An Extreme Drought Has Revealed a ‘Spanish Stonehenge,’ a Mysterious Circle of Megaliths Once Hidden Beneath a Reservoir

The Dolmen de Guadalperal are 7,000 years old.

Photo of the Dolmen of Guadalperal. Courtesy of Ruben Ortega Martin, Raices de Peraleda.
Photo of the Dolmen of Guadalperal. Courtesy of Ruben Ortega Martin, Raices de Peraleda.

If there’s even the slightest silver lining to the ravages of climate change, it’s that the warming conditions are revealing some previously unknown archaeological sites and artifacts.

This past summer, an extreme drought in the Extremadura area of Spain that caused the Valdecañas Reservoir’s water levels to plummet has revealed a series of megalithic stones. Previously submerged underwater, the Dolmen de Guadalperal, often called the Spanish Stonehenge, are now in plain sight.

Though the Dolmen are 7,000 years old, the last time they were seen in their entirety was around 1963, when the reservoir was built as part of Franco’s push toward modernization. Now, residents near the province of Cáceres are thrilled to witness the surreal return of the ancient site.

Angel Castaño, who lives near the reservoir and serves as the president of a Spanish cultural group, told the website the Local, “We grew up hearing about the legend of the treasure hidden beneath the lake and now we finally get to view them.”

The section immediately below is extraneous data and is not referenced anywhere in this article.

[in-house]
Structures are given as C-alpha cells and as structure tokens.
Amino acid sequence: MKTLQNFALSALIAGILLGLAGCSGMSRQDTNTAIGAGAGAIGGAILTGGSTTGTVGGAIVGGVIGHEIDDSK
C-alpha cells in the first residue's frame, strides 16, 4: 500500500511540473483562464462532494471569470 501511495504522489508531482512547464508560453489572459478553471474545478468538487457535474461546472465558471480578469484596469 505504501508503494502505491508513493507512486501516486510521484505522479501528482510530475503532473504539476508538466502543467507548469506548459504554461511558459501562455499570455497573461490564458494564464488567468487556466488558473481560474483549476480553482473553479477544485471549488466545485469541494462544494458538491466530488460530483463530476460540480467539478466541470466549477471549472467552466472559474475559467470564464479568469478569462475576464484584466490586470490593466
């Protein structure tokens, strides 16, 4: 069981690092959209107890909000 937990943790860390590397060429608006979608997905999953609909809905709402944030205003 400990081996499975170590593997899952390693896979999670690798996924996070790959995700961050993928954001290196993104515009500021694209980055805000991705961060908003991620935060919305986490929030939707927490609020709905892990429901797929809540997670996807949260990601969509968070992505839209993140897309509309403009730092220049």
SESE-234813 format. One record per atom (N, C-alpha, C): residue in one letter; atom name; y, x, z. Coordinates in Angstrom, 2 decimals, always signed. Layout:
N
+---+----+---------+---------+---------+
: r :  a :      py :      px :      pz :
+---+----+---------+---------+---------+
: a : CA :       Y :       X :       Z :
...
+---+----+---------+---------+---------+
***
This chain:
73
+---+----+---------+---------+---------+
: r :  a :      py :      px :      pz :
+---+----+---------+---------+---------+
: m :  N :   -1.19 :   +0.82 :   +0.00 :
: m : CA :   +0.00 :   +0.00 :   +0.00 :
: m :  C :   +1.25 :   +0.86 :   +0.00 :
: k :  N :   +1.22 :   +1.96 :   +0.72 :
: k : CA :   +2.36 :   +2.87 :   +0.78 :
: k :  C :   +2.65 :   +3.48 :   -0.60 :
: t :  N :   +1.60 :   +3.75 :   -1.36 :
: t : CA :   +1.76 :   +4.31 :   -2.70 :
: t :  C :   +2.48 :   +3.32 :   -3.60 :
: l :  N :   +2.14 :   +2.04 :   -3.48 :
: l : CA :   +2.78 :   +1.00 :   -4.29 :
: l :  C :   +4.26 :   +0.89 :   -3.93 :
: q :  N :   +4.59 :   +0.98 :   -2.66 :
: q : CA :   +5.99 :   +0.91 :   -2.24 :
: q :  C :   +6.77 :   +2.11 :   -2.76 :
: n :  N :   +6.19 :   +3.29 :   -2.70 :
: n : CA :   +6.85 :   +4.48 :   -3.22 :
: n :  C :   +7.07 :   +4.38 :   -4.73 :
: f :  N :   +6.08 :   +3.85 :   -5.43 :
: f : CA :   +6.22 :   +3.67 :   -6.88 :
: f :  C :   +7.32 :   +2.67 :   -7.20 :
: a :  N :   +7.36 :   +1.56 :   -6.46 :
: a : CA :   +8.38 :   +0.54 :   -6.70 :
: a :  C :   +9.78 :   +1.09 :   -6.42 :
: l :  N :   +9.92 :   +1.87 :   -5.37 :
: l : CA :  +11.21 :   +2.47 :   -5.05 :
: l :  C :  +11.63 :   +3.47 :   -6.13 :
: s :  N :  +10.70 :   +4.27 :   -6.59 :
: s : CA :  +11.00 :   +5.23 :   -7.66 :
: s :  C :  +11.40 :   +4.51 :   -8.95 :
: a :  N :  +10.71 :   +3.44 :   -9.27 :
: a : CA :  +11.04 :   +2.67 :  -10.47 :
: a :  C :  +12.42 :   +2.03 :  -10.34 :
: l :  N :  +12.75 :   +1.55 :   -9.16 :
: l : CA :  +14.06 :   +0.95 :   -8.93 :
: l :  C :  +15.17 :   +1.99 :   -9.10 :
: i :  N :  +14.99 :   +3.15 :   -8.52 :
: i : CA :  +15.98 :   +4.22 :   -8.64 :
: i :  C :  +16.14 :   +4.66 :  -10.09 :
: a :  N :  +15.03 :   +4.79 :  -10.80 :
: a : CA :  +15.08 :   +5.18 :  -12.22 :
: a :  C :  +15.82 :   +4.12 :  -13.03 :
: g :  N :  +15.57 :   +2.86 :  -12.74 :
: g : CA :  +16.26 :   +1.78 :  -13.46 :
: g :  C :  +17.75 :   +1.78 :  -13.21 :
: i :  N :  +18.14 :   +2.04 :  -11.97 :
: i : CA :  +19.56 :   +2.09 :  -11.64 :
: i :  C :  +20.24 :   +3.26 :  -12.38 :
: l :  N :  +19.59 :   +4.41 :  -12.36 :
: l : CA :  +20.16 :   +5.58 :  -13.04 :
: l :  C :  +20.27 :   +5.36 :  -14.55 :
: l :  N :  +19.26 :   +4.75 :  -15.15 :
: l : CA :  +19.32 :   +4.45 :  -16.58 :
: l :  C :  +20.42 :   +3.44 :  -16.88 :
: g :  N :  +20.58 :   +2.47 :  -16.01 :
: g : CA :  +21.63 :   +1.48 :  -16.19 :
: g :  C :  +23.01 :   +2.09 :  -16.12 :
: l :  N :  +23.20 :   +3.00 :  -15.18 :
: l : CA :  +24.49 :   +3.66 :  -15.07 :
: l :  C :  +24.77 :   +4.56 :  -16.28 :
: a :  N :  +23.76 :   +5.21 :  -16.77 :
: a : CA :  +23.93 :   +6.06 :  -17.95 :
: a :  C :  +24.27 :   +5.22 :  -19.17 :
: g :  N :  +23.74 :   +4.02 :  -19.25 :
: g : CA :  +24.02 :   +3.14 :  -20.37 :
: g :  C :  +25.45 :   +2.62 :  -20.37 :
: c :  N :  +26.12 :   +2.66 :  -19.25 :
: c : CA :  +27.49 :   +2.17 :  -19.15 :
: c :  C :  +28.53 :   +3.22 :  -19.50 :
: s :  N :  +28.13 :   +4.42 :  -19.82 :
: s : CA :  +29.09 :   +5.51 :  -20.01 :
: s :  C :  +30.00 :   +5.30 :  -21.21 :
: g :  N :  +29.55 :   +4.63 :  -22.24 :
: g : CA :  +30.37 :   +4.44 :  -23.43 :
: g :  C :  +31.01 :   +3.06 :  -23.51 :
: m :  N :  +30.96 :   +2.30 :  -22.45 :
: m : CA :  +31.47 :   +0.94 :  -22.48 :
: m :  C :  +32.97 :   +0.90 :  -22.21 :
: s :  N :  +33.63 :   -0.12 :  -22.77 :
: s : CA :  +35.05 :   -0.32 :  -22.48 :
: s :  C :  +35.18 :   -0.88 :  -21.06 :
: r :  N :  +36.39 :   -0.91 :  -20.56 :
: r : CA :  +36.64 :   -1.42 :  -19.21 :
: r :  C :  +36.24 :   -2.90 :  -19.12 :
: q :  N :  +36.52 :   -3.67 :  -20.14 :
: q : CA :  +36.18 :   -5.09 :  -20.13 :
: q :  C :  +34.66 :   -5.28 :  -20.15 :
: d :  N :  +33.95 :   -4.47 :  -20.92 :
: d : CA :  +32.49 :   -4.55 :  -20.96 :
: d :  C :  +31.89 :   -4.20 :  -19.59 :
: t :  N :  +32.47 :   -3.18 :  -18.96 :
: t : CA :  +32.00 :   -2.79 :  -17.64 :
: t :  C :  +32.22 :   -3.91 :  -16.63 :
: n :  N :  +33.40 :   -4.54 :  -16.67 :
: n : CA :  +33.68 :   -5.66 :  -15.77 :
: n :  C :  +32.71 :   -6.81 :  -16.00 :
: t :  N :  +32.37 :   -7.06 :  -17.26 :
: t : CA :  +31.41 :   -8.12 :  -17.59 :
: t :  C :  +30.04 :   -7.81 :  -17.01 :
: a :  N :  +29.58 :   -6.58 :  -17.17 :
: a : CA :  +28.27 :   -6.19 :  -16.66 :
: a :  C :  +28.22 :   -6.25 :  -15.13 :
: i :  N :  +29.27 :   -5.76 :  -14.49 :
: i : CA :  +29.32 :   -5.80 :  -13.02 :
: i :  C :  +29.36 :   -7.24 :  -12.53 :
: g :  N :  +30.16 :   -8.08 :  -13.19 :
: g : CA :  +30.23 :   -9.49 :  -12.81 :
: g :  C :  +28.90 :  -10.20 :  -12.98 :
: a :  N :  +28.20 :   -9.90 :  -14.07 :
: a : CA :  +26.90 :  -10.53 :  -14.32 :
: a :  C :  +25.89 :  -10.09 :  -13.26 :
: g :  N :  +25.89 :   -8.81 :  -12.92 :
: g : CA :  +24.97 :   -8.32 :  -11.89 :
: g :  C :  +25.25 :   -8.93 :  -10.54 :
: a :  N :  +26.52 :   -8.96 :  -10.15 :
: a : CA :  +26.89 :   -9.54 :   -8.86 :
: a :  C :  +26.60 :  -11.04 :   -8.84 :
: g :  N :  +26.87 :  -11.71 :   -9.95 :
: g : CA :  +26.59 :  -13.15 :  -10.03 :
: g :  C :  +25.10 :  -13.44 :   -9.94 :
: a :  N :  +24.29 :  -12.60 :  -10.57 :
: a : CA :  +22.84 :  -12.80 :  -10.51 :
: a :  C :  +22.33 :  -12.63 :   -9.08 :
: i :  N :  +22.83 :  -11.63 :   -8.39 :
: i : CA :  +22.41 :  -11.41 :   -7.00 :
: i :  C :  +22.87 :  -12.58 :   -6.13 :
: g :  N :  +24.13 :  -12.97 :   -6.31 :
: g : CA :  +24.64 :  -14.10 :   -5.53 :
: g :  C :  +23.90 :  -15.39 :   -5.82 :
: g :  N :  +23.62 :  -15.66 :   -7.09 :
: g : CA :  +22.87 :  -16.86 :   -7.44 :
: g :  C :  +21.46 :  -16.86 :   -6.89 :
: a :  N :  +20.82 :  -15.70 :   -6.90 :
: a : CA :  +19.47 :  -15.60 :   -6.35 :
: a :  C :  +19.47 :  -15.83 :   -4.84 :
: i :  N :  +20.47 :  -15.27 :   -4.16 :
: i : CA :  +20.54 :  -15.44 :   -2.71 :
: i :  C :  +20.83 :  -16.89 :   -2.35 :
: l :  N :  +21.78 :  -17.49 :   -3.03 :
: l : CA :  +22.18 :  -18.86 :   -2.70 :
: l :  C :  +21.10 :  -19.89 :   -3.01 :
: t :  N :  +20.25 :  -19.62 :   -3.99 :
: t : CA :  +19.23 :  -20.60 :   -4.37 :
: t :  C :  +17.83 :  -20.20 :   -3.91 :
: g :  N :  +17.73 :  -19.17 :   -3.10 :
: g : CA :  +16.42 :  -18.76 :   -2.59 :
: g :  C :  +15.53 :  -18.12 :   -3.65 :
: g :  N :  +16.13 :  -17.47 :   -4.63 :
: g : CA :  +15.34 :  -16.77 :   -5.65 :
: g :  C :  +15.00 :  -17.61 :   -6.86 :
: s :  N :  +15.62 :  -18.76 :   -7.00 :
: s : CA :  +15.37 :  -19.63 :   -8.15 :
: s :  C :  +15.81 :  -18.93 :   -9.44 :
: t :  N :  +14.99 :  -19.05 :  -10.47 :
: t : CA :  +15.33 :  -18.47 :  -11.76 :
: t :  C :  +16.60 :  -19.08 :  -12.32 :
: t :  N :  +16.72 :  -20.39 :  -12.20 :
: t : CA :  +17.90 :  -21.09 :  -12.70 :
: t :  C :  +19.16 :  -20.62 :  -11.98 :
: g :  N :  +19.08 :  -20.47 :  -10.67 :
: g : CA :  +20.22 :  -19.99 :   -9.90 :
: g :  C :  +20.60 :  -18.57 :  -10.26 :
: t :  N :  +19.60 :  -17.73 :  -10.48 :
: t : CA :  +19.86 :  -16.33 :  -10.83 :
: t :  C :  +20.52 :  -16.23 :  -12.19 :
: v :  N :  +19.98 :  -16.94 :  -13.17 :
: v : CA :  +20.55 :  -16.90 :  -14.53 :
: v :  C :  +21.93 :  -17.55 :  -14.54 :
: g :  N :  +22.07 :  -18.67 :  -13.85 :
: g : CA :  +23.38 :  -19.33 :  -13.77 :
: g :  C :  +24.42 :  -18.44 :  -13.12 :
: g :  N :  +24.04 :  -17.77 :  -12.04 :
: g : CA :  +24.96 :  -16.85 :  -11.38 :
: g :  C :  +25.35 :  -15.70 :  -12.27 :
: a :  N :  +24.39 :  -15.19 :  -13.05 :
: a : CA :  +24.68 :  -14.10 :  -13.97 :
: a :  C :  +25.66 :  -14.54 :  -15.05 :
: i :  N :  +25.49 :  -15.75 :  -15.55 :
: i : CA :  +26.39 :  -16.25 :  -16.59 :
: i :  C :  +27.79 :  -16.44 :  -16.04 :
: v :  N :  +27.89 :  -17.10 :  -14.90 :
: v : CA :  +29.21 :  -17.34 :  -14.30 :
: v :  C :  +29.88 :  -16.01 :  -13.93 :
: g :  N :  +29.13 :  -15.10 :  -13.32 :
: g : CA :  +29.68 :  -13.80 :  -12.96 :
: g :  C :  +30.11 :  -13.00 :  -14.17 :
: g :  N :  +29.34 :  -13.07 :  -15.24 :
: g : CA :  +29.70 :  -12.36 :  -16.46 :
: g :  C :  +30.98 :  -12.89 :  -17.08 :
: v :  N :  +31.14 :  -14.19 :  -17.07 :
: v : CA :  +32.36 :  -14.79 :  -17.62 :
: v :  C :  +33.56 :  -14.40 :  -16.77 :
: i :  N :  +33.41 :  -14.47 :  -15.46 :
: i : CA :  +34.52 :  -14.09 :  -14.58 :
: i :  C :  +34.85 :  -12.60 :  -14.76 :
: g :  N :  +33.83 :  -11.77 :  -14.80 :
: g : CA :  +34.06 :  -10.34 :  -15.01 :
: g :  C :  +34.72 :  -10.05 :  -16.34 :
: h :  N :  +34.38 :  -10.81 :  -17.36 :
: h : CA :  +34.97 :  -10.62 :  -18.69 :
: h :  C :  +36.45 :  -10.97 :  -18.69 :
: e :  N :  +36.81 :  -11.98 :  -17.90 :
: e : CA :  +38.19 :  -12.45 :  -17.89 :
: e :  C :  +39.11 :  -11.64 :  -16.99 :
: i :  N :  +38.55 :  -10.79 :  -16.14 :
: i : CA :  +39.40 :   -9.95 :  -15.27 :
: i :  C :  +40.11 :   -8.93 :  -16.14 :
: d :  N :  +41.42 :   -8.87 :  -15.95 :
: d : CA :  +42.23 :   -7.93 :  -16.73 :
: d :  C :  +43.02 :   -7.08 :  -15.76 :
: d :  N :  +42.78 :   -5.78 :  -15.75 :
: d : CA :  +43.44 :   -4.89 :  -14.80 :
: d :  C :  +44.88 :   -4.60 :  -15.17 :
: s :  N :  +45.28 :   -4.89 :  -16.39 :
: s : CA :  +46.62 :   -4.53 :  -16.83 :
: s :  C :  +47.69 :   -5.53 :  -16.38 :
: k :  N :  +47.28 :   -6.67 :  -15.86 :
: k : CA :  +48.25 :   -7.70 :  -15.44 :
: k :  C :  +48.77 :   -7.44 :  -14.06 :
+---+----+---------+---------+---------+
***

Photo of the Dolmen of Guadalperal. Courtesy of Ruben Ortega Martin, Raices de Peraleda.

Photo of the Dolmen of Guadalperal. Courtesy of Ruben Ortega Martin, Raices de Peraleda.

The approximately 100 menhirs are, like Stonehenge, hulking megalith stones—some standing up to six feet tall—that are arranged in an oval and appear oriented to filter sunlight. Evidence suggests that these stones could actually be 2,000 years older than Stonehenge.

Castaño is working with the group Raices de Peraleda to move the dolmen before rains come and re-submerge them. “Whatever we do here needs to be done extremely carefully,” he said, since the granite is porous and subject to further erosion. “It may cost money, but we already have one of the most difficult things to obtain, this incredible historic monument… money is the easy part. The past can’t be bought.”


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